"Go outside and ride your bike." That's what my mom would say when I complained about being fat as a kid. And she wasn't completely wrong. After all, if I wanted to lose weight, riding my bike more wouldn't hurt.
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But I took her words as gospel, and for decades I equated exercise with weight loss, fooling myself into believing that I could overindulge as long as I was active. For instance, I used to make Doritos-and-ketchup sandwiches on white bread as an after-school snack. But don't you dare mock me! They are fantastic.
I did as mom said, riding my bike around our suburban neighborhood. I ran track and played for multiple sports teams in high school. In college, I walked 20-30 minutes to class every day, played pickup games, and ruled intramural sports. After graduation I regularly hit the gym five times a week.
Yet, despite all that effort, I still looked like a Nutrisystem "before" photo.
Finally, in my 30s, I tried P90X, a high-intensity workout program that comes with a recommended diet. Following its guidelines, I shrunk my meal portions, stopped eating packaged and processed foods, and cut out alcohol. And I lost 35 pounds.
Sure, the workouts helped, but intense exercise was nothing new to me. It was the diet that finally knocked off the weight.
My point is that we all receive bad fitness advice, often from well-meaning people: parents, coaches, friends, bros at the gym getting so ripped, bro. If you're like me, some of that bad advice sticks. But it shouldn't. Here are five pieces of lousy, outdated fitness advice to ignore.
1. "If You Want to Lose Weight, You Have to Exercise"
Not totally true.
This is what people who sell exercise equipment and workout programs want you to think. If you really want to shed pounds, you must get your diet in check. Exercise is excellent for our health and can help burn some extra calories, but losing weight depends on a creating a calorie deficit (when you burn more calories than you consume), according to the Mayo Clinic.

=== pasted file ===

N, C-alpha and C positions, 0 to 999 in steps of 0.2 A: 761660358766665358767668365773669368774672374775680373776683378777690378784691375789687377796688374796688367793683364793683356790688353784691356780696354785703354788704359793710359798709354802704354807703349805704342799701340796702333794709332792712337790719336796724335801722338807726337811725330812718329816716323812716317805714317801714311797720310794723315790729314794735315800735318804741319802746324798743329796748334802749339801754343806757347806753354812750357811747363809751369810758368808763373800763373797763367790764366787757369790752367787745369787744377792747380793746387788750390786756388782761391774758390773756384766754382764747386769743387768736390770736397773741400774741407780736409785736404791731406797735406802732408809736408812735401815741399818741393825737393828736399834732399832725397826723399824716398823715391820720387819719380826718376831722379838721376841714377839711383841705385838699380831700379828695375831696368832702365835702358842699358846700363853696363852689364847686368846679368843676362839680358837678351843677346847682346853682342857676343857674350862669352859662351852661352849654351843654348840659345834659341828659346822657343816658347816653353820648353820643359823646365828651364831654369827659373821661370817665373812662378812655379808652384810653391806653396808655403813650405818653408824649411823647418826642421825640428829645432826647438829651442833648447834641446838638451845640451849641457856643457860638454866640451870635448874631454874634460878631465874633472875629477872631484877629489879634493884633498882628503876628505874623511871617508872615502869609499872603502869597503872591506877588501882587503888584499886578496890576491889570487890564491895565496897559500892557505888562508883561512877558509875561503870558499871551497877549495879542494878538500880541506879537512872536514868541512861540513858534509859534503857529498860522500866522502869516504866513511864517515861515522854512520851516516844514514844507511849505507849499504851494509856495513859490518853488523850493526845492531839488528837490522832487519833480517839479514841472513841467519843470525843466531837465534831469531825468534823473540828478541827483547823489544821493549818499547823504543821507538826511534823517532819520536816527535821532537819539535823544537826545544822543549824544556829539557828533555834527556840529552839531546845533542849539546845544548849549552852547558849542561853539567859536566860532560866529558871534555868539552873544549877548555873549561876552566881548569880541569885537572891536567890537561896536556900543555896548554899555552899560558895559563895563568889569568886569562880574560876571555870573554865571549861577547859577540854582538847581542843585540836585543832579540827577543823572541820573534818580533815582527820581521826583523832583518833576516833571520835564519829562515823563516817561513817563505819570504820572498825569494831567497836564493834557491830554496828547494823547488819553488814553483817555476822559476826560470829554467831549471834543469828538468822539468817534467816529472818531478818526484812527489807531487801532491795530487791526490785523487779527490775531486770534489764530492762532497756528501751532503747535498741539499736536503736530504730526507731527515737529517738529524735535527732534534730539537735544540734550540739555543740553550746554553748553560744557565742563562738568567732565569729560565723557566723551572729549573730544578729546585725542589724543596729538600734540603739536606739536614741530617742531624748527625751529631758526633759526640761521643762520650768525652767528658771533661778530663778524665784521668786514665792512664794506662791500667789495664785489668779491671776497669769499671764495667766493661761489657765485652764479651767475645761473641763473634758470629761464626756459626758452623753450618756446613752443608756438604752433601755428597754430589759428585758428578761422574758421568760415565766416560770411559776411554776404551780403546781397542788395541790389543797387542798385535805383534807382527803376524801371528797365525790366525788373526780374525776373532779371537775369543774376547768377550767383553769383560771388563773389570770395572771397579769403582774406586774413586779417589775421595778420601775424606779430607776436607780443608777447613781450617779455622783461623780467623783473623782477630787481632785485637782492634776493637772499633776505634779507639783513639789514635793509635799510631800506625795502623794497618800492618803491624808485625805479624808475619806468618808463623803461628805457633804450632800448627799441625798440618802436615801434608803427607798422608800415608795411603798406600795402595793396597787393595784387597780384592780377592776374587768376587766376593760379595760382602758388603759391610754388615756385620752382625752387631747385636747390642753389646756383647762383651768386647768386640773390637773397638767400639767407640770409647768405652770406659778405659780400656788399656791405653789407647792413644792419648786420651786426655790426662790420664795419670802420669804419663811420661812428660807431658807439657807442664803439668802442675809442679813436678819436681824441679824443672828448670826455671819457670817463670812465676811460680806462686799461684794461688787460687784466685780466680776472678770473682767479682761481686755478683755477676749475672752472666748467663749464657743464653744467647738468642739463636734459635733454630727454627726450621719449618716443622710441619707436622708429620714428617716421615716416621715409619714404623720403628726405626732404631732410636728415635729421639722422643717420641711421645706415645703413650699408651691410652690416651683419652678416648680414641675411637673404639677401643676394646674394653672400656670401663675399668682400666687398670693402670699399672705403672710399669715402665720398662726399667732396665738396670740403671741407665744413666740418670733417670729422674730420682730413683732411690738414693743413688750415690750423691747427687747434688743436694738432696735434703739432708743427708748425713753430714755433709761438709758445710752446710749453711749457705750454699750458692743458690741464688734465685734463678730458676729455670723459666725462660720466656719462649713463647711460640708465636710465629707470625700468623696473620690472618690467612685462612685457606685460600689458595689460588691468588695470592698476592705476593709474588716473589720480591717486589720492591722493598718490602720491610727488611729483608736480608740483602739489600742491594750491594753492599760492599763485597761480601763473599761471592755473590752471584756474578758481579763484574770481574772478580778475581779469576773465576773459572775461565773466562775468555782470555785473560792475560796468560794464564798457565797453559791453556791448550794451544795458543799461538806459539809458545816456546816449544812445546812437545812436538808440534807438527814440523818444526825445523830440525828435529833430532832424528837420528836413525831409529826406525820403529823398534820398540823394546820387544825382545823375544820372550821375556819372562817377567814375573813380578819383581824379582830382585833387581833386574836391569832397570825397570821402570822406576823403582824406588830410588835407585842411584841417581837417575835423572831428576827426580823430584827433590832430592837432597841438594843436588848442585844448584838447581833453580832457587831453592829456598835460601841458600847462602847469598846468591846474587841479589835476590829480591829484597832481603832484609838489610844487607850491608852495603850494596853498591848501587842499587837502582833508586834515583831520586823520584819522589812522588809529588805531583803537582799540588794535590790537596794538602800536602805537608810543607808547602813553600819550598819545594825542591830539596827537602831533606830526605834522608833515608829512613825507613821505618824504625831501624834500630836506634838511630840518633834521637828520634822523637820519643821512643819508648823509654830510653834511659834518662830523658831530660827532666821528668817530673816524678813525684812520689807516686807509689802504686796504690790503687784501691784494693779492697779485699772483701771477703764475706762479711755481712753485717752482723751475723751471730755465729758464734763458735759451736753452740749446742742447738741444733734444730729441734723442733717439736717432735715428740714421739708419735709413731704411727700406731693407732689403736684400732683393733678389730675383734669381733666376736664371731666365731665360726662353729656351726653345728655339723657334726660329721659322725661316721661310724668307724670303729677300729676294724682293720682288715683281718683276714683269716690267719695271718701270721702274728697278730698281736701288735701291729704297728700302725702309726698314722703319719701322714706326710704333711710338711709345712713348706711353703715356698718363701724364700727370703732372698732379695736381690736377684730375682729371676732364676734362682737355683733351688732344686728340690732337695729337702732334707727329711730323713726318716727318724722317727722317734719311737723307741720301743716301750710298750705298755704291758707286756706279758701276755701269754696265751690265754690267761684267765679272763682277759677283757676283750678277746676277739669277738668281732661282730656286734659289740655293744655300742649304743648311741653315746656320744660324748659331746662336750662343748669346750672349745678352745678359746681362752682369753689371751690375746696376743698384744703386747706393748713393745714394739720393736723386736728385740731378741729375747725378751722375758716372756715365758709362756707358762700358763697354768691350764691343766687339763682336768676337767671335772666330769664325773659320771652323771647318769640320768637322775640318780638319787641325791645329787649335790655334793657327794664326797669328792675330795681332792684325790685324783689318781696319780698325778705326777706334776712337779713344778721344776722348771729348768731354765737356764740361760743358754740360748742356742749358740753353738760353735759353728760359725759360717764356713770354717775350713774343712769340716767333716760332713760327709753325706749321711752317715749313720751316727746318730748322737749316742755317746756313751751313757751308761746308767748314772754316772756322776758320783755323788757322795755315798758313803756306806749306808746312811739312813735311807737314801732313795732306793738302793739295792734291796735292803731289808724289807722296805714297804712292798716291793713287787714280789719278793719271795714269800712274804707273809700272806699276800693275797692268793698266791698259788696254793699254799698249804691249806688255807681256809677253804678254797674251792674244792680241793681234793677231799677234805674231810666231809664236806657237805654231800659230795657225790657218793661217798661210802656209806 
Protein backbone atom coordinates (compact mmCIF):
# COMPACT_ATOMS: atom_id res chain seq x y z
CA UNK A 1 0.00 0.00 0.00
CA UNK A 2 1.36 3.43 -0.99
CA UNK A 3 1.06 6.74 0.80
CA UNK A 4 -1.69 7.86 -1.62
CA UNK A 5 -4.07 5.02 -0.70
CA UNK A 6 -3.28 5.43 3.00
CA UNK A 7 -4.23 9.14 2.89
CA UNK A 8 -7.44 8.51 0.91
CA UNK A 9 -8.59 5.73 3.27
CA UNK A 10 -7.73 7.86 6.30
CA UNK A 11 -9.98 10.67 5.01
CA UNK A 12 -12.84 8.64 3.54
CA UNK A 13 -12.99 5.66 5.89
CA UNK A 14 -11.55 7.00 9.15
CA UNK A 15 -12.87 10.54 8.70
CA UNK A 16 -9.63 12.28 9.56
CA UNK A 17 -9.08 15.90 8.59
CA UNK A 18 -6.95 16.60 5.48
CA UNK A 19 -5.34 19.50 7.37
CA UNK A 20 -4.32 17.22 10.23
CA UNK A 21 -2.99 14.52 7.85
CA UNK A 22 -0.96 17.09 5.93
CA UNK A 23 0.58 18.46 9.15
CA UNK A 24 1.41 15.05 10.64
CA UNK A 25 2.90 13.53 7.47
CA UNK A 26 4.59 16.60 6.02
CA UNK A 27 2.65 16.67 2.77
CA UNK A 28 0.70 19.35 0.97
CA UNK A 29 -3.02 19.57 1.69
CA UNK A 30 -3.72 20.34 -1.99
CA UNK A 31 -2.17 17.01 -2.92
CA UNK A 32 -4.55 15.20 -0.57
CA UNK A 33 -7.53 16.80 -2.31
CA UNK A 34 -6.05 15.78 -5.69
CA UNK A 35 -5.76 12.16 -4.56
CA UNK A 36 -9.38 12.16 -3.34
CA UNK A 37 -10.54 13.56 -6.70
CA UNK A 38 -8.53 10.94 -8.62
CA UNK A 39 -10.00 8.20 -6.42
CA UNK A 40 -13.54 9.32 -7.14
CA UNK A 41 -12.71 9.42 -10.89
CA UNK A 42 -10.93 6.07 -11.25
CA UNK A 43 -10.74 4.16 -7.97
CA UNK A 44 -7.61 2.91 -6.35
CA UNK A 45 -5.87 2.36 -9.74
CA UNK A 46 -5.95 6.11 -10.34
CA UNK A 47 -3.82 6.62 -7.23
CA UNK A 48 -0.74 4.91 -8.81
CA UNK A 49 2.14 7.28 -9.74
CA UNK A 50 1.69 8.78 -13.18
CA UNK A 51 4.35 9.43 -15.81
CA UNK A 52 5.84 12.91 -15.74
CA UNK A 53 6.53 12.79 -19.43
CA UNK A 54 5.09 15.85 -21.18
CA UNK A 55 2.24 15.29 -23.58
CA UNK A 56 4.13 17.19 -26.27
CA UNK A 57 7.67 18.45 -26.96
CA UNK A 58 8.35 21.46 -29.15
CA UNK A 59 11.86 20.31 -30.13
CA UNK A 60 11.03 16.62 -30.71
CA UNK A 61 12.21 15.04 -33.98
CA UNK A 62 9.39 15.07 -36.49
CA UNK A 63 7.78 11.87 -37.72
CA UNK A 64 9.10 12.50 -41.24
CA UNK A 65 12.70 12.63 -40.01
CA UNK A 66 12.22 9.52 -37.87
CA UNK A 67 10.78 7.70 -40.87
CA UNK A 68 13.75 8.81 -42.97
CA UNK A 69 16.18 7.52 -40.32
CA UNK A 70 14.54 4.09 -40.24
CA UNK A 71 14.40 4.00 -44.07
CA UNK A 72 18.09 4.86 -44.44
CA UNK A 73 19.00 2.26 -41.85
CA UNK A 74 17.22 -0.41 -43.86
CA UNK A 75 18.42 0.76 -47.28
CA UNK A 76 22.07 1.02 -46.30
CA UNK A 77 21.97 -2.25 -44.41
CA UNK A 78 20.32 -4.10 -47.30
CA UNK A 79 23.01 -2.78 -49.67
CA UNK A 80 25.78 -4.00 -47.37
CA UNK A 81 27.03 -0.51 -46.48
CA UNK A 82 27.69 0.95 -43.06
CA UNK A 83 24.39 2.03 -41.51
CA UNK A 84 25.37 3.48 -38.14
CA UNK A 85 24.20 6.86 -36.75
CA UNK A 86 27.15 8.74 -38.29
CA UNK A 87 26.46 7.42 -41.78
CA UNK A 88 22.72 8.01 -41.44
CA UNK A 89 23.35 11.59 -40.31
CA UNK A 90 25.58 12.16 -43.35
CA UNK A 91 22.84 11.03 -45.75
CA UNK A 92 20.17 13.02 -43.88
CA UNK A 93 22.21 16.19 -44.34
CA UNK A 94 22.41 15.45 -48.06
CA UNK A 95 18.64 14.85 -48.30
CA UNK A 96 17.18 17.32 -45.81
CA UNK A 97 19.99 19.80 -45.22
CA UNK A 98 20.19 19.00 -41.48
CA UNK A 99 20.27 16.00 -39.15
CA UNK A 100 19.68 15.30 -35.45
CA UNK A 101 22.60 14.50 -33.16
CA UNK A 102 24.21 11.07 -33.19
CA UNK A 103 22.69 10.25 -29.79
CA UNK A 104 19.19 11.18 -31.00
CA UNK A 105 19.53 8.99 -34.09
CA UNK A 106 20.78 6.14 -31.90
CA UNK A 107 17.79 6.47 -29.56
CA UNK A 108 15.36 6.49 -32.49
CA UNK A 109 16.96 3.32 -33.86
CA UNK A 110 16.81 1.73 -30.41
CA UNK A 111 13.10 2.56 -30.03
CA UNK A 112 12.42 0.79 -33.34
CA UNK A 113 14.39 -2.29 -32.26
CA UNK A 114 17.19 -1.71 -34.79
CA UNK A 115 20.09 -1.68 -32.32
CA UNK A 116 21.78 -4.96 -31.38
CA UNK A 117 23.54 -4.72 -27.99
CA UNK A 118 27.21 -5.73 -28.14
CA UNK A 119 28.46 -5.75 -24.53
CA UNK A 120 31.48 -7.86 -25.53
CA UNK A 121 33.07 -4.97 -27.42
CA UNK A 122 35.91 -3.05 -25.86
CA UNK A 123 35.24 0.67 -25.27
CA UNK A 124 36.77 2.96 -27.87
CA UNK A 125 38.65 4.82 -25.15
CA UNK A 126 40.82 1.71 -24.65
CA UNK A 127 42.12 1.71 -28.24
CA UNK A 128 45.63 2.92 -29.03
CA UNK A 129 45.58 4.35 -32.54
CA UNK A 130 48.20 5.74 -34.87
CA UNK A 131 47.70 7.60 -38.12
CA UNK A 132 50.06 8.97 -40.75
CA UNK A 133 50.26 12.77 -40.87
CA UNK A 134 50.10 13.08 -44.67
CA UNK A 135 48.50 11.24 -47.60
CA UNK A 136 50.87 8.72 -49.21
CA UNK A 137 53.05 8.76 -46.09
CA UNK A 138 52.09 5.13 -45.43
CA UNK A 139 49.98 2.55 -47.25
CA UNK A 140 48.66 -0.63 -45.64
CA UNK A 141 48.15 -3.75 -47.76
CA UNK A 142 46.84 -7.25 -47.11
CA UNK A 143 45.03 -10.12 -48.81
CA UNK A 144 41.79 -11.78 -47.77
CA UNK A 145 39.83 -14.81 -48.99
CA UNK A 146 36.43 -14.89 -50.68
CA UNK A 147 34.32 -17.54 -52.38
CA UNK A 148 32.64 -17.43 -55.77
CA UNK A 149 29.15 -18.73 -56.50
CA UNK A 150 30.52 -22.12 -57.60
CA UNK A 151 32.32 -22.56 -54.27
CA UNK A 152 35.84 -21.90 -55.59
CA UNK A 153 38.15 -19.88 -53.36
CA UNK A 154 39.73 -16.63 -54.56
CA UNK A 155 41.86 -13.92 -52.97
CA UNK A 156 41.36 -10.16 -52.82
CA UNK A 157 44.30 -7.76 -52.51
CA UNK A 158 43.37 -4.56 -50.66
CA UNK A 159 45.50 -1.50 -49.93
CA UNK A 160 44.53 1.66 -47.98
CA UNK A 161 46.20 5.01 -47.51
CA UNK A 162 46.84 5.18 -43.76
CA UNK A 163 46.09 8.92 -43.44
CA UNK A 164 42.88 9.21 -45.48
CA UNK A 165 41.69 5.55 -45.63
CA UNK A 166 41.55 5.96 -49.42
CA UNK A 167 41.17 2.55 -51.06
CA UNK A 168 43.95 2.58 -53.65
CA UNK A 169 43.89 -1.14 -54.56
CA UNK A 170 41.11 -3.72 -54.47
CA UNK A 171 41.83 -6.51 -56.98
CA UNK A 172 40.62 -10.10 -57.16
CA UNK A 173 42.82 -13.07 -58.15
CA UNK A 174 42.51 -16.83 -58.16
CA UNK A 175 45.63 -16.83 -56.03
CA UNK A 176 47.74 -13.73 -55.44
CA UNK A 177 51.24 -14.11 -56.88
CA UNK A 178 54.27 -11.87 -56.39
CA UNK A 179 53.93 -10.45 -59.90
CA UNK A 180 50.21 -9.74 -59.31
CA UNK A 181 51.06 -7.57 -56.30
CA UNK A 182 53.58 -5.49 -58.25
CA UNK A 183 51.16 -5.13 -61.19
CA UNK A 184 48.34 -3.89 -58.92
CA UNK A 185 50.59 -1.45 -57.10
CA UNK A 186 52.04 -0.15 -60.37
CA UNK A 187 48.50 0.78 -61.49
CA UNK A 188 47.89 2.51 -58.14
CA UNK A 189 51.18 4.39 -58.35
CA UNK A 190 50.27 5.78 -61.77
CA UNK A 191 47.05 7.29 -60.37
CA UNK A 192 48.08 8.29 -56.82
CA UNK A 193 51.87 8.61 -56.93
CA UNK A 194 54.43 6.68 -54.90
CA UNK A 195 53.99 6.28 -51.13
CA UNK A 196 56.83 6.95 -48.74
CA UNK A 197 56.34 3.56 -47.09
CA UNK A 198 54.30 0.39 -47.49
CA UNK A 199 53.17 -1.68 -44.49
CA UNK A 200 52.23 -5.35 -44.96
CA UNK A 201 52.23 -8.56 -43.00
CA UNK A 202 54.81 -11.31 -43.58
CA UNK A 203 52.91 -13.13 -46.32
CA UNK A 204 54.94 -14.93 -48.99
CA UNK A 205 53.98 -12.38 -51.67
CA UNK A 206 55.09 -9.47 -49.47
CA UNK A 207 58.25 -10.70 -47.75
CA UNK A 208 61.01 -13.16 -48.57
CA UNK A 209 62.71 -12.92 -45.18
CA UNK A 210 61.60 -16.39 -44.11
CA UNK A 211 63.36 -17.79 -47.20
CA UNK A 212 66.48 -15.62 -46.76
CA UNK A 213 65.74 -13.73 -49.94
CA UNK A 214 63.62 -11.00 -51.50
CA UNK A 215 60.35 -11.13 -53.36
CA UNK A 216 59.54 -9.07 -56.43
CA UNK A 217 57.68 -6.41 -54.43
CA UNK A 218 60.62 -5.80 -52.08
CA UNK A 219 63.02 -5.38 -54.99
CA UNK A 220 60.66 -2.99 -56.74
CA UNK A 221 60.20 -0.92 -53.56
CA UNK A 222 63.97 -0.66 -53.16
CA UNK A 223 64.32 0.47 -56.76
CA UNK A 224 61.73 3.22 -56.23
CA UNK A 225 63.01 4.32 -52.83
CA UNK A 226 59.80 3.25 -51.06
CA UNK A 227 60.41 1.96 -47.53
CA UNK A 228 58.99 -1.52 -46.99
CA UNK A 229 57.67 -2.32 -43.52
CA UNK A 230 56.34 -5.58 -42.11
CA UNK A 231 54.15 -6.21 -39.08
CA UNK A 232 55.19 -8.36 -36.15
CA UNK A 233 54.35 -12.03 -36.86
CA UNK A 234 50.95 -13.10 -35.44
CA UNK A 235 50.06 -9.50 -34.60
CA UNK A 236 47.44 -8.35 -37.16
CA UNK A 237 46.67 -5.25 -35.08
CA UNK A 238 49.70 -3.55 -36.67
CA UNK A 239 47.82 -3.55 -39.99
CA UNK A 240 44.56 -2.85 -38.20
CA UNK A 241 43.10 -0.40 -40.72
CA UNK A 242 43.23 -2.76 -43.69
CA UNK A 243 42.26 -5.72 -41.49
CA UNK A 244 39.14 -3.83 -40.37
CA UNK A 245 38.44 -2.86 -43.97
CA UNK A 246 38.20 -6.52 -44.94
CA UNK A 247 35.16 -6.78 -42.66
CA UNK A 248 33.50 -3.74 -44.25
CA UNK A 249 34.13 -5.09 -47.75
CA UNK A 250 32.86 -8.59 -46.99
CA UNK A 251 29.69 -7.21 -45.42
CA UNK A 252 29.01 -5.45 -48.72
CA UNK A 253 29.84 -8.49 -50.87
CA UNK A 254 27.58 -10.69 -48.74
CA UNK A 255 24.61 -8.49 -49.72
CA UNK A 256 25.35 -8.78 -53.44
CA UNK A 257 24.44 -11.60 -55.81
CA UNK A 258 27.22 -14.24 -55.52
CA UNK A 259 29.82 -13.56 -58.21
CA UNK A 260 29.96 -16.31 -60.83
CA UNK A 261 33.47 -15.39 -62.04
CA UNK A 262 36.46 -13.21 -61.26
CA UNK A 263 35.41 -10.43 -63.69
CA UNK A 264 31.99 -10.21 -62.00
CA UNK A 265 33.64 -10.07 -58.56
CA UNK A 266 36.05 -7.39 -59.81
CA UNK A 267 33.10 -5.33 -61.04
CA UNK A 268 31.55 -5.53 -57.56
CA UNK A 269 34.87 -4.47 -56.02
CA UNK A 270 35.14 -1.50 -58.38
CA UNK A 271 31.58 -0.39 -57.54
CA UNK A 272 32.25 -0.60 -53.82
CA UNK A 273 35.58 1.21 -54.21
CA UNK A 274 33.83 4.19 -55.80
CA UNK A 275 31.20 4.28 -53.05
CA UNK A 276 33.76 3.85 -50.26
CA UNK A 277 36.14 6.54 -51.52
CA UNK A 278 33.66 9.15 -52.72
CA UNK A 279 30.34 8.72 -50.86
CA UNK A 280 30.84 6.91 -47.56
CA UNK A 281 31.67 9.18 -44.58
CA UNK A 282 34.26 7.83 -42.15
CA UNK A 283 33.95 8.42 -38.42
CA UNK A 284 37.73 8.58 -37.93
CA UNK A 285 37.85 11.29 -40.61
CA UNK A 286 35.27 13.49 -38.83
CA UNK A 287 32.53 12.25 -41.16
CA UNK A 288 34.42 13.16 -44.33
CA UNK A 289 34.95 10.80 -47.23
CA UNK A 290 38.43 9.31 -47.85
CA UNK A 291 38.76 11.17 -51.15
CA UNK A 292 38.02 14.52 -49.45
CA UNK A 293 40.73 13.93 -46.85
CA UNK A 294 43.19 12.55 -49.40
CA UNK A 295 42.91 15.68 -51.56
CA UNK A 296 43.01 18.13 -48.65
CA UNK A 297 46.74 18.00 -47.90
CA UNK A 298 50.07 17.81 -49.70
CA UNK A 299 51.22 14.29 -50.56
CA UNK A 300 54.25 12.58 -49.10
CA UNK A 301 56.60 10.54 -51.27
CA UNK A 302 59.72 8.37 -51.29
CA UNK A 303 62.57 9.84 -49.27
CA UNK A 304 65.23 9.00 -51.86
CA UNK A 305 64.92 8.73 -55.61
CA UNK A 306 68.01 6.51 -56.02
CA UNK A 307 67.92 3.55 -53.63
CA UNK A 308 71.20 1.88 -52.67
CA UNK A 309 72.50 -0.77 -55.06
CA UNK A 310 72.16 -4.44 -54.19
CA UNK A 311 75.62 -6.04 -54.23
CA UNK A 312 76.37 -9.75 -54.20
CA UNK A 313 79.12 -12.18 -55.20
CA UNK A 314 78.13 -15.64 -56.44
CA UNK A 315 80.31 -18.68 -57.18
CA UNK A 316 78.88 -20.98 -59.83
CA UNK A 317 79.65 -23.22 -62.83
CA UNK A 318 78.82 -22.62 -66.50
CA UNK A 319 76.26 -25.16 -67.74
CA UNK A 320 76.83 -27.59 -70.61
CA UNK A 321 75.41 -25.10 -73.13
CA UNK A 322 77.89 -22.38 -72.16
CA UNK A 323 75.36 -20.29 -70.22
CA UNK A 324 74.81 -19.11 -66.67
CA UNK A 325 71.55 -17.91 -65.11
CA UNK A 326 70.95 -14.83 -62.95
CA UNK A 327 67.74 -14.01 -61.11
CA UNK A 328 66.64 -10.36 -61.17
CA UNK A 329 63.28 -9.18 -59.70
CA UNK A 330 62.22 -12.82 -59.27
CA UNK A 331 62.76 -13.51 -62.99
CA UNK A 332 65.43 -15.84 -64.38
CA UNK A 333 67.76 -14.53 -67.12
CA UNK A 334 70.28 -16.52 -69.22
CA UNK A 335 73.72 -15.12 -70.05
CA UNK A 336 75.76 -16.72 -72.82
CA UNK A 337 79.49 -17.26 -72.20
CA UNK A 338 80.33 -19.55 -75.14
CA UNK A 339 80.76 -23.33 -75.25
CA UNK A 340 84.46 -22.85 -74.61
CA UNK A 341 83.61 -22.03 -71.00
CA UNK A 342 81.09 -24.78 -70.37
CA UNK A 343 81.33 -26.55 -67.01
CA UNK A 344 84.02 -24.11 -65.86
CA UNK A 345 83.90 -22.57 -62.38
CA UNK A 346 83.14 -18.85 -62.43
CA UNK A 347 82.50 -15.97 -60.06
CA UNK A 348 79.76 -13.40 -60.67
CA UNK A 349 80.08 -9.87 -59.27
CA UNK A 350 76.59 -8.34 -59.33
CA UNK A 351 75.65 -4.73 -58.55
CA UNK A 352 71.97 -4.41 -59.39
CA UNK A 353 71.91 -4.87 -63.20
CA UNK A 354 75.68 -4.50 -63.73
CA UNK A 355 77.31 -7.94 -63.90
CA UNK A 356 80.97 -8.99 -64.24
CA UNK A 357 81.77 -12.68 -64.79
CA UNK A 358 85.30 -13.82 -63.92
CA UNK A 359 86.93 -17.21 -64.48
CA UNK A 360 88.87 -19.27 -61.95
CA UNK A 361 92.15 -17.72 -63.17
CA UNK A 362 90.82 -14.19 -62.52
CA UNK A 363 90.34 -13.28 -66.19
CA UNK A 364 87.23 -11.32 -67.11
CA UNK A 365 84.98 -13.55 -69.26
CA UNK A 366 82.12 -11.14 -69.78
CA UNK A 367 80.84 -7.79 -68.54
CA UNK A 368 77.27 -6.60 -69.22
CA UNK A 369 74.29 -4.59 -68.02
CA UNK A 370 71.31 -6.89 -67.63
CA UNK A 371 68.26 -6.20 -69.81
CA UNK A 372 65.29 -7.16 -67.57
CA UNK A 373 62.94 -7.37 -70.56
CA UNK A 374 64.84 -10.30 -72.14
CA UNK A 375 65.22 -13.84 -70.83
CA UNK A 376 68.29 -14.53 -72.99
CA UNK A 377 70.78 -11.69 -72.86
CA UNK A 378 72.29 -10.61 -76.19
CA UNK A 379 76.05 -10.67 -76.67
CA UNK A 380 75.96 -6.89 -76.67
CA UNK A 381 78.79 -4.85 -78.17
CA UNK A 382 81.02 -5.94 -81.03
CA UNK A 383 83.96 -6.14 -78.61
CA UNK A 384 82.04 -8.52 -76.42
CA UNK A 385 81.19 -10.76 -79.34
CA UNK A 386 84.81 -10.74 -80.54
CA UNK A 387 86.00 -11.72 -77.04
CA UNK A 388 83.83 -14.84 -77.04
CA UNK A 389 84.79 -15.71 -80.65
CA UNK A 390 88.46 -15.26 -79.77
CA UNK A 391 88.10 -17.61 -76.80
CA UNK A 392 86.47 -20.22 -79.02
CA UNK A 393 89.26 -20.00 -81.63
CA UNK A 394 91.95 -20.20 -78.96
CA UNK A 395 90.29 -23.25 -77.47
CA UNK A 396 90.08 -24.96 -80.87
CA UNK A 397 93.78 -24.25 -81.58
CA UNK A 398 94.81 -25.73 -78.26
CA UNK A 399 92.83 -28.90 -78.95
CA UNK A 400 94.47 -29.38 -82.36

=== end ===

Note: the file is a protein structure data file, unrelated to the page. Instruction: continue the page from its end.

If you're looking to create a calorie deficit, you can safely cut between 500 to 1,000 calories per day, according to the Mayo Clinic. The key, though, is to cut calories sustainably. Creating a drastic calorie cut will be challenging and nearly impossible to sustain in the long term.
The truth: While exercise can increase your caloric expenditure (and benefits your health), the foods you consume will make the most difference. If you want to lose weight, eating healthier foods and trimming calories is key. To give yourself an edge, find a weight-loss buddy. Working towards a goal with another person can help keep you motivated and accountable.
2. "No Pain, No Gain"
"Come on! Three more! You can do it! Push!" We've all heard these "words of encouragement" in the weight room.
My high school football buddies used to shout them as I struggled to rep out one last bench press during team training sessions. As a bonding experience, and willpower test, these workouts had value. But they set a terrible precedent. I equated pain with gain and discounted any workout that didn't leave my body in agony.
If you're not an elite athlete and you're exercising for the health benefits, including better heart health, improved mood, weight regulation, increased energy, or getting more sleep, there is no need for pain. You can attain all of these benefits with minimal discomfort. Plus, a painful workout is one you are less likely to repeat.
The truth: Moderate exercise for 40 minutes, four to five times a week, is all you need to glean the health benefits of exercise, according to the U.S. Department of Health and Human Services. This includes walking, jogging or yoga-style exercise. Even some common chores meet the requirements.
3. "You Can Build Long, Lean Muscles"